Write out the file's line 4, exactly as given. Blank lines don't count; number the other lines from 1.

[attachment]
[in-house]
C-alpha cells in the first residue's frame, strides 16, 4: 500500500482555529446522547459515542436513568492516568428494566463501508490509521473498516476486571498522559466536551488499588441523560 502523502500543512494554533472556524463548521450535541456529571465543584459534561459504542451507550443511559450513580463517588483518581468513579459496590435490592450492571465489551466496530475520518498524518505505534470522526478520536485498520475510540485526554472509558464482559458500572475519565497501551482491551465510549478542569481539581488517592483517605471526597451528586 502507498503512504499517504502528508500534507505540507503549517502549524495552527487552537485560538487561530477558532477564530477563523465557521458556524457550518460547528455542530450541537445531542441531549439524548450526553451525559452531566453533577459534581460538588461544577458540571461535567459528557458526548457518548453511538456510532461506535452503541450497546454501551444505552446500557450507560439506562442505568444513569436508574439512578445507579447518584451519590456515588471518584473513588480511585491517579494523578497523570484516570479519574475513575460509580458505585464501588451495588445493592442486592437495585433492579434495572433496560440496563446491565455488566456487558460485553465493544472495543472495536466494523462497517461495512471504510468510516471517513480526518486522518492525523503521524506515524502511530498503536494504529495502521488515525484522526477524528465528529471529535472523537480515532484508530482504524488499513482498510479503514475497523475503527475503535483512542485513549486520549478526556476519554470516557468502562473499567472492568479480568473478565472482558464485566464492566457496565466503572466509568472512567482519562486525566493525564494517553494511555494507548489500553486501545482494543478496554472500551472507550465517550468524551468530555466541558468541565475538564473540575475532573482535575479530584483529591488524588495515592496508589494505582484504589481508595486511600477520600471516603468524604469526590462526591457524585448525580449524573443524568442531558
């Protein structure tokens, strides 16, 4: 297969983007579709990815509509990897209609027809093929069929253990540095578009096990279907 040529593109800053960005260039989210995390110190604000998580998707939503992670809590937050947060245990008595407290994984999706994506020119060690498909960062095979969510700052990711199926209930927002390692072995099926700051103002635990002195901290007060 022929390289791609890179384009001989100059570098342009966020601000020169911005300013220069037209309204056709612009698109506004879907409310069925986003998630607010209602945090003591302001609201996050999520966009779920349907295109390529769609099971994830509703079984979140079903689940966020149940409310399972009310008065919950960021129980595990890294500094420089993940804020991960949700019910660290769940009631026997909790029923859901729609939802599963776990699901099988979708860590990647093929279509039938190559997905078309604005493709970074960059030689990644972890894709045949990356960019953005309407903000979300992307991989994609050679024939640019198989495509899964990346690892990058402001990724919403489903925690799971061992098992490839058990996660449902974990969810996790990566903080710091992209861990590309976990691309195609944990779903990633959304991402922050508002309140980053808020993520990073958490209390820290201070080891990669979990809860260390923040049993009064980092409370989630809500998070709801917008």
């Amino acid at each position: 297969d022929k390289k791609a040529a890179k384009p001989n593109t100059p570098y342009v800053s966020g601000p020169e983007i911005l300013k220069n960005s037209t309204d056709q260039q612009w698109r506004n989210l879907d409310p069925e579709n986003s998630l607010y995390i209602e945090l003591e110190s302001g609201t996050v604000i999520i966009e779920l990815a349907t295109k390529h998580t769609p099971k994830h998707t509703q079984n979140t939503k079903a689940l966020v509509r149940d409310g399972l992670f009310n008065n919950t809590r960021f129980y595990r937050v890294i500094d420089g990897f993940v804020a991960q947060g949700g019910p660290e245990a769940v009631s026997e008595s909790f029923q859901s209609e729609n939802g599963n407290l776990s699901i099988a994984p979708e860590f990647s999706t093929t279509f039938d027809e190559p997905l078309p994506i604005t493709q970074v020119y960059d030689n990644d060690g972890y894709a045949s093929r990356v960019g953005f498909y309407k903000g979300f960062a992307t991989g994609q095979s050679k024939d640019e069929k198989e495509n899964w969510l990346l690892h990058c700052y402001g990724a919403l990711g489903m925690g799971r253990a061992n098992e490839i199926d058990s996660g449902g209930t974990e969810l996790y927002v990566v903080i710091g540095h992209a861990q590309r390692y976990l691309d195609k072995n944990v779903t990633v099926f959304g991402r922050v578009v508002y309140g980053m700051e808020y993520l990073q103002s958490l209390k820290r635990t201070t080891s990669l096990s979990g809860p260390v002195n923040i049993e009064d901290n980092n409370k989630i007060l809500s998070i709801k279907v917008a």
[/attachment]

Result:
């Amino acid at each position: 297969d022929k390289k791609a040529a890179k384009p001989n593109t100059p570098y342009v800053s966020g601000p020169e983007i911005l300013k220069n960005s037209t309204d056709q260039q612009w698109r506004n989210l879907d409310p069925e579709n986003s998630l607010y995390i209602e945090l003591e110190s302001g609201t996050v604000i999520i966009e779920l990815a349907t295109k390529h998580t769609p099971k994830h998707t509703q079984n979140t939503k079903a689940l966020v509509r149940d409310g399972l992670f009310n008065n919950t809590r960021f129980y595990r937050v890294i500094d420089g990897f993940v804020a991960q947060g949700g019910p660290e245990a769940v009631s026997e008595s909790f029923q859901s209609e729609n939802g599963n407290l776990s699901i099988a994984p979708e860590f990647s999706t093929t279509f039938d027809e190559p997905l078309p994506i604005t493709q970074v020119y960059d030689n990644d060690g972890y894709a045949s093929r990356v960019g953005f498909y309407k903000g979300f960062a992307t991989g994609q095979s050679k024939d640019e069929k198989e495509n899964w969510l990346l690892h990058c700052y402001g990724a919403l990711g489903m925690g799971r253990a061992n098992e490839i199926d058990s996660g449902g209930t974990e969810l996790y927002v990566v903080i710091g540095h992209a861990q590309r390692y976990l691309d195609k072995n944990v779903t990633v099926f959304g991402r922050v578009v508002y309140g980053m700051e808020y993520l990073q103002s958490l209390k820290r635990t201070t080891s990669l096990s979990g809860p260390v002195n923040i049993e009064d901290n980092n409370k989630i007060l809500s998070i709801k279907v917008a």